Unemployment in 2009 and its Implications for the U.S. Economy
12 Pages Posted: 26 Feb 2010 Last revised: 1 Mar 2010
Date Written: November 19, 2009
The current recession’s impact on unemployment has been more pernicious than even the usual indicators show. The underemployment rate – which also counts part-time workers whose hours have been cut or would like to be working full-time – is almost certainly at its highest level since the Great Depression. The proportion of workers who have been jobless for over 15 weeks is the highest since the 1930s. And over 7.25 million jobs have been lost since the recession’s inception in December 2007. However, we maintain we are not merely experiencing a deep recession. Rather, we believe the current financial crisis can properly be viewed as a systemic banking crisis due to its sharp credit contraction, preceded by a housing price bubble and credit expansion. The unemployment rate is likely to peak at 11.5 percent if today’s crisis turns out to be similar to past credit crunches. A vicious cycle with a feedback loop may continue to develop. Rising unemployment rates lead to heightened foreclosures, causing economic activity to slow and further exacerbating unemployment. And the economic slowdown – coupled with the diminishing impacts of the stimulus program and the potential effects on the economy of withdrawal of the country’s large monetary and fiscal stimuli – may increase the risk of a double-dip recession.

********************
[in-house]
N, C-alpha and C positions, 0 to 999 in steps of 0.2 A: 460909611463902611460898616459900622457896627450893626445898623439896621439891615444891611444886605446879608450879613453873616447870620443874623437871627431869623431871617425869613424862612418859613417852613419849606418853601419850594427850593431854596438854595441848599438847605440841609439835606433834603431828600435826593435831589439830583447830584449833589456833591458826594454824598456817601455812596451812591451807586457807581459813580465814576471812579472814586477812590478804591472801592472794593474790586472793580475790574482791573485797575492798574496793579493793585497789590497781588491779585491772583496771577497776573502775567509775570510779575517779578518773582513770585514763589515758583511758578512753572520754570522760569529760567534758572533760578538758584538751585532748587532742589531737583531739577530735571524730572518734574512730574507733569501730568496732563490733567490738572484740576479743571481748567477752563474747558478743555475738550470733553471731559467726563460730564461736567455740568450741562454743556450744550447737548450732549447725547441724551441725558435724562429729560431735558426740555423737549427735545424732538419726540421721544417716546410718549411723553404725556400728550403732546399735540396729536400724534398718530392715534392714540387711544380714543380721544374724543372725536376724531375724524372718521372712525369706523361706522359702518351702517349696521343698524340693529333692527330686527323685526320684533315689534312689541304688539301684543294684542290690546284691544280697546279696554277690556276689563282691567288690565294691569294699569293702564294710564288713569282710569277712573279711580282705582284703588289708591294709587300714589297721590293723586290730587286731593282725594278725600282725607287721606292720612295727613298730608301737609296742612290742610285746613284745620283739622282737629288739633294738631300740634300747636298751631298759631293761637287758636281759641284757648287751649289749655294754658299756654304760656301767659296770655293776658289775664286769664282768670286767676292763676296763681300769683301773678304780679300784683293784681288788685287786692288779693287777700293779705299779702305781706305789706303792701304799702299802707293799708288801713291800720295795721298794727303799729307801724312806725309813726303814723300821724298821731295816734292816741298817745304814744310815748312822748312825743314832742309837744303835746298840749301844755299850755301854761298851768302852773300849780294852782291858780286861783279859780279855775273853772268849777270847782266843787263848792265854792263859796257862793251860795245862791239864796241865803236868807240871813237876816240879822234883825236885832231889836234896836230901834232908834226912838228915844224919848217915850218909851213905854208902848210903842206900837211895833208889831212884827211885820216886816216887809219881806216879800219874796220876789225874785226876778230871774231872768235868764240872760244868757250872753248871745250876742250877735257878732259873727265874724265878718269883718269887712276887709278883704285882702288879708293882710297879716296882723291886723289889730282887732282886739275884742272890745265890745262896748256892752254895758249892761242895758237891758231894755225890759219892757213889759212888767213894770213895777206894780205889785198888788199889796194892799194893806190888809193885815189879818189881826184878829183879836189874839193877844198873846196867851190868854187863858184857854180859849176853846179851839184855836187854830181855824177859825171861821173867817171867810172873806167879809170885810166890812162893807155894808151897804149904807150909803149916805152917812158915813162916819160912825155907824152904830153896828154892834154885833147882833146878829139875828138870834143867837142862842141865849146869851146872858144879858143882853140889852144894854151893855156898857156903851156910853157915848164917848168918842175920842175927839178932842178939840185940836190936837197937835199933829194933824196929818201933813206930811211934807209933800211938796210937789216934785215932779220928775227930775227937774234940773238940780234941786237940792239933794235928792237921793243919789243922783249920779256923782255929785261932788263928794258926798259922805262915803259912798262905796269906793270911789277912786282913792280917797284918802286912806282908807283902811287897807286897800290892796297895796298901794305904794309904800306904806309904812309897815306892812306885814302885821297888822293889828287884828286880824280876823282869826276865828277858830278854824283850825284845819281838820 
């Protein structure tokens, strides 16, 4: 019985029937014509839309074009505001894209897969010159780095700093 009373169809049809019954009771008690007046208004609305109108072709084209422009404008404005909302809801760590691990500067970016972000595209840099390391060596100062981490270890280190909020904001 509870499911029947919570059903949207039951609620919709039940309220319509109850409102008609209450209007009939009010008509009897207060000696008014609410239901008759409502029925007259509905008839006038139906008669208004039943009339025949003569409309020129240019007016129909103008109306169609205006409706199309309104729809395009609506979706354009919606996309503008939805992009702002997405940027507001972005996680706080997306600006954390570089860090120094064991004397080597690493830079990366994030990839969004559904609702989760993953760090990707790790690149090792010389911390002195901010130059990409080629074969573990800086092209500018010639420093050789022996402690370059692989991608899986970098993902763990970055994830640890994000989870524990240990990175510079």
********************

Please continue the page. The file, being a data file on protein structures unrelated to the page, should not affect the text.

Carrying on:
Keywords: U.S. economy, unemployment, Great Recession, banking crisis
JEL Classification: E24, E32, J64, P64, I22, N20
Suggested Citation: Suggested Citation